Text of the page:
Dreaming the life onemoretime's Avatar
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    Quote Originally Posted by sprinkles View Post
    Indeed. And in fact I'd say that prescriptions should be so general as this. Mainly because setting up a system intended to realize morality does not instill morality. Someone who follows the rules doesn't necessarily become a moral person.

    For a moral person, rules can be a tool to help maintain rightness and accountability. For an immoral person, rules tell them the location of all the obstacles for gaming the system.
    Good point. Moral rules, on the other hand, are not only mishandled based on such a dichotomy. An otherwise moral person may perform an immoral act, particularly if under pressure from another source, if there is no specific prohibition on that act. That person may also immorally fail to perform a moral duty to another, if the act constituting the performance of that duty is proscribed by moral rules. Furthermore, both the permissibility of the first act and the impermissibility of the second act may constitute a coherent moral reasoning, and may be justified outside specific contexts.

    Kant is appealing in that he makes a sound argument for the immorality of acts that interfere with another's capability to engage their own moral reasoning.

  8. #28
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    I'm a socialist.

  9. #29
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    Quote Originally Posted by onemoretime View Post
    Good point. Moral rules, on the other hand, are not only mishandled based on such a dichotomy. An otherwise moral person may perform an immoral act, particularly if under pressure from another source, if there is no specific prohibition on that act. That person may also immorally fail to perform a moral duty to another, if the act constituting the performance of that duty is proscribed by moral rules. Furthermore, both the permissibility of the first act and the impermissibility of the second act may constitute a coherent moral reasoning, and may be justified outside specific contexts.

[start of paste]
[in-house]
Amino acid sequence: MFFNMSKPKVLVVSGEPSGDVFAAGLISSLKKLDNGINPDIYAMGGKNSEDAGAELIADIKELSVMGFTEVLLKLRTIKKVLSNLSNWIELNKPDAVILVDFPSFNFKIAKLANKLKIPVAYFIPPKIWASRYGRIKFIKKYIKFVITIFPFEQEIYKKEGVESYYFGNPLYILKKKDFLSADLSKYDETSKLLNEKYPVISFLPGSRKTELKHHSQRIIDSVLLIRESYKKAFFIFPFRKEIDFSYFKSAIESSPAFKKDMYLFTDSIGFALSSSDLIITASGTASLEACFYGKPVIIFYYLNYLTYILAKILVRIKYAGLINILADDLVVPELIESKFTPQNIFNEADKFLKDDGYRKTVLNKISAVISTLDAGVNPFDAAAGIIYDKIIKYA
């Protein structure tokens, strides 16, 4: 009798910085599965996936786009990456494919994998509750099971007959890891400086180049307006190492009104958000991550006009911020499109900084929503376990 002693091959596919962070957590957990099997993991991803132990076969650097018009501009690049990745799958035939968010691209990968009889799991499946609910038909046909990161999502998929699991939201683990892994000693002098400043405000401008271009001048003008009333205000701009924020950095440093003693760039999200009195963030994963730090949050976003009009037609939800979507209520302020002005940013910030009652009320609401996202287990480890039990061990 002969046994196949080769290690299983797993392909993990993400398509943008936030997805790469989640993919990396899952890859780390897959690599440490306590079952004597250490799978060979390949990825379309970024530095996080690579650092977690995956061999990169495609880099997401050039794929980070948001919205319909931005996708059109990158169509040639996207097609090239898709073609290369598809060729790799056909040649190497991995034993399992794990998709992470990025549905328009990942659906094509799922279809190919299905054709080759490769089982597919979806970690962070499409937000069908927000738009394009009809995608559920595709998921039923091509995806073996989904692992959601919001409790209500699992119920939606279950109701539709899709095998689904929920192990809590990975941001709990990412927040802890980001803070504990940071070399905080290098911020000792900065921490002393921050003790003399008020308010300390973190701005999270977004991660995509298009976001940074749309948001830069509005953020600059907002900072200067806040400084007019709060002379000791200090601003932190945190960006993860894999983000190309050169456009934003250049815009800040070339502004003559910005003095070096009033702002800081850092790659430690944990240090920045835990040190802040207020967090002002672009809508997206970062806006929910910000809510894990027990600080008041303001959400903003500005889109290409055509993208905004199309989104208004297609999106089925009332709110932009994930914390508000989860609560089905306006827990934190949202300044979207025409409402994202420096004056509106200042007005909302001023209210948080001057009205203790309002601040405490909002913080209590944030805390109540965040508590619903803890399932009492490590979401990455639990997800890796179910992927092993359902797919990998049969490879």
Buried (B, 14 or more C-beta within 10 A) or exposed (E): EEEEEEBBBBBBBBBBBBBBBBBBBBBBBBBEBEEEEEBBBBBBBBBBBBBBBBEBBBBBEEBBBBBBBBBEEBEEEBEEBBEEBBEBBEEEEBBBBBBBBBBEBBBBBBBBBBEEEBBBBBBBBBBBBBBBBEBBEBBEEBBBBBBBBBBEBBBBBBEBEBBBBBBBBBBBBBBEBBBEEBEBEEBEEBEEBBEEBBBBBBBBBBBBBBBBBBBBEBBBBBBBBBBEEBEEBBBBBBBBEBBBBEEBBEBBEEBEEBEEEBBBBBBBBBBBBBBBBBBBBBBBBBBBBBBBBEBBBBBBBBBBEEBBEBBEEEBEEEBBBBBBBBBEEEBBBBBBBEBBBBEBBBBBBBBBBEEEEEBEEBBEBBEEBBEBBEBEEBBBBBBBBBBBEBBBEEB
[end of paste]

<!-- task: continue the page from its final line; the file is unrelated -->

Kant is appealing in that he makes a sound argument for the immorality of acts that interfere with another's capability to engage their own moral reasoning.
    Yeah I think Kant had some good ideas within their own context. However it seems that he attempted to boil things down to fundamentally rational agents.

    He says 'I ought never to act except in such a way that I could also will that my maxim should become a universal law'. Seems like a good thing. His philosophy though (and Rand's as well) seems entirely riddled with 'the law of the instrument' a.k.a. Maslow's Hammer: "I suppose it is tempting, if the only tool you have is a hammer, to treat everything as if it were a nail."

    Or in other words, their philosophies arise from the values that they already have, such as happiness or the necessity of rationality. In a sense they beg the question. Rationality in Kant's sense for example revolves around rationality in the sense of making a reasoned and optimal choice, which requires the formulation of many background assumptions - something which almost nobody actually does that I know of.

  10. #30
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    I liked Kant, didn't think he was evil.
    Rand, I've never read.